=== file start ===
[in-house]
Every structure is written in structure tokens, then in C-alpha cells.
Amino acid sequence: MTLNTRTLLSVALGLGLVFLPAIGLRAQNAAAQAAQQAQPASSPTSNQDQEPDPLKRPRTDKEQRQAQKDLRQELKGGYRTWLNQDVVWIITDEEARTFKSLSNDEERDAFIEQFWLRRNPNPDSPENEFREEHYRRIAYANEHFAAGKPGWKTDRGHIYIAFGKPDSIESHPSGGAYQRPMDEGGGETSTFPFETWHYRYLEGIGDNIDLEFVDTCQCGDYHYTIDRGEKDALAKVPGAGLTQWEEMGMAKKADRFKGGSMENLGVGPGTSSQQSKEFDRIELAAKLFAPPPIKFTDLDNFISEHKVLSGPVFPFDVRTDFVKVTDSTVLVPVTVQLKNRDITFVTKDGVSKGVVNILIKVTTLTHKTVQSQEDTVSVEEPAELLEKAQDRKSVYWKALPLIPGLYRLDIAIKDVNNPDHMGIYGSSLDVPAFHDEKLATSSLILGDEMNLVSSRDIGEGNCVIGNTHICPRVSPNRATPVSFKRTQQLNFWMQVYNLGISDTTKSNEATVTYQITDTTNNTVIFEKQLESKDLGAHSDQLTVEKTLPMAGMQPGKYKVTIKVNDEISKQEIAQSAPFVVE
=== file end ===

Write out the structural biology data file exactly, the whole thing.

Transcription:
[in-house]
Every structure is written in structure tokens, then in C-alpha cells.
Amino acid sequence: MTLNTRTLLSVALGLGLVFLPAIGLRAQNAAAQAAQQAQPASSPTSNQDQEPDPLKRPRTDKEQRQAQKDLRQELKGGYRTWLNQDVVWIITDEEARTFKSLSNDEERDAFIEQFWLRRNPNPDSPENEFREEHYRRIAYANEHFAAGKPGWKTDRGHIYIAFGKPDSIESHPSGGAYQRPMDEGGGETSTFPFETWHYRYLEGIGDNIDLEFVDTCQCGDYHYTIDRGEKDALAKVPGAGLTQWEEMGMAKKADRFKGGSMENLGVGPGTSSQQSKEFDRIELAAKLFAPPPIKFTDLDNFISEHKVLSGPVFPFDVRTDFVKVTDSTVLVPVTVQLKNRDITFVTKDGVSKGVVNILIKVTTLTHKTVQSQEDTVSVEEPAELLEKAQDRKSVYWKALPLIPGLYRLDIAIKDVNNPDHMGIYGSSLDVPAFHDEKLATSSLILGDEMNLVSSRDIGEGNCVIGNTHICPRVSPNRATPVSFKRTQQLNFWMQVYNLGISDTTKSNEATVTYQITDTTNNTVIFEKQLESKDLGAHSDQLTVEKTLPMAGMQPGKYKVTIKVNDEISKQEIAQSAPFVVE